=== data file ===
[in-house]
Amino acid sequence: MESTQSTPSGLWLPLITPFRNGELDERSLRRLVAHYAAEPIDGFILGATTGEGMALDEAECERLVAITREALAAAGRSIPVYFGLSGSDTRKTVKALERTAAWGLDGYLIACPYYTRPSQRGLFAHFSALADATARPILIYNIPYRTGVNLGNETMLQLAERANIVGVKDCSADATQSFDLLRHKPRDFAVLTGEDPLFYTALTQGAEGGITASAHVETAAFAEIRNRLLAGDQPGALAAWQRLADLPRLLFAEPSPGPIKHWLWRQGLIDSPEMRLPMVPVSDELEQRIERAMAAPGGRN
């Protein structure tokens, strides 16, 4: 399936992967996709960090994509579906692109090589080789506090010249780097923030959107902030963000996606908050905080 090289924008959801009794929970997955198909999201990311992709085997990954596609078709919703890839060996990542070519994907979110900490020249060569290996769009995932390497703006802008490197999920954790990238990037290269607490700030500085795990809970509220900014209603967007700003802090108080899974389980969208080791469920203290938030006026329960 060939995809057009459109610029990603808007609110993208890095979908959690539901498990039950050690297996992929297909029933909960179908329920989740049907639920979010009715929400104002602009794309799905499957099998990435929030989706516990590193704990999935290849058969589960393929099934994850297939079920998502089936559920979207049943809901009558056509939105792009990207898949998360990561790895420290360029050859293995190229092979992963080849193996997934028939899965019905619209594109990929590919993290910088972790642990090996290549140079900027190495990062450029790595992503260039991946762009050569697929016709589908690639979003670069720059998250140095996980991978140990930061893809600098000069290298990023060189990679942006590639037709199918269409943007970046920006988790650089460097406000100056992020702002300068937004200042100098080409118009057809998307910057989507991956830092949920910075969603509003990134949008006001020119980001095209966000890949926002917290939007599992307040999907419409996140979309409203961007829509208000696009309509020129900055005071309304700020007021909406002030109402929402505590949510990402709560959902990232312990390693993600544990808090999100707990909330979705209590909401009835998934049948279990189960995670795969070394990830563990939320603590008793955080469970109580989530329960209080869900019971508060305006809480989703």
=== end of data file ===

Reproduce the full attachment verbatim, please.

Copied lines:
[in-house]
Amino acid sequence: MESTQSTPSGLWLPLITPFRNGELDERSLRRLVAHYAAEPIDGFILGATTGEGMALDEAECERLVAITREALAAAGRSIPVYFGLSGSDTRKTVKALERTAAWGLDGYLIACPYYTRPSQRGLFAHFSALADATARPILIYNIPYRTGVNLGNETMLQLAERANIVGVKDCSADATQSFDLLRHKPRDFAVLTGEDPLFYTALTQGAEGGITASAHVETAAFAEIRNRLLAGDQPGALAAWQRLADLPRLLFAEPSPGPIKHWLWRQGLIDSPEMRLPMVPVSDELEQRIERAMAAPGGRN
């Protein structure tokens, strides 16, 4: 399936992967996709960090994509579906692109090589080789506090010249780097923030959107902030963000996606908050905080 090289924008959801009794929970997955198909999201990311992709085997990954596609078709919703890839060996990542070519994907979110900490020249060569290996769009995932390497703006802008490197999920954790990238990037290269607490700030500085795990809970509220900014209603967007700003802090108080899974389980969208080791469920203290938030006026329960 060939995809057009459109610029990603808007609110993208890095979908959690539901498990039950050690297996992929297909029933909960179908329920989740049907639920979010009715929400104002602009794309799905499957099998990435929030989706516990590193704990999935290849058969589960393929099934994850297939079920998502089936559920979207049943809901009558056509939105792009990207898949998360990561790895420290360029050859293995190229092979992963080849193996997934028939899965019905619209594109990929590919993290910088972790642990090996290549140079900027190495990062450029790595992503260039991946762009050569697929016709589908690639979003670069720059998250140095996980991978140990930061893809600098000069290298990023060189990679942006590639037709199918269409943007970046920006988790650089460097406000100056992020702002300068937004200042100098080409118009057809998307910057989507991956830092949920910075969603509003990134949008006001020119980001095209966000890949926002917290939007599992307040999907419409996140979309409203961007829509208000696009309509020129900055005071309304700020007021909406002030109402929402505590949510990402709560959902990232312990390693993600544990808090999100707990909330979705209590909401009835998934049948279990189960995670795969070394990830563990939320603590008793955080469970109580989530329960209080869900019971508060305006809480989703």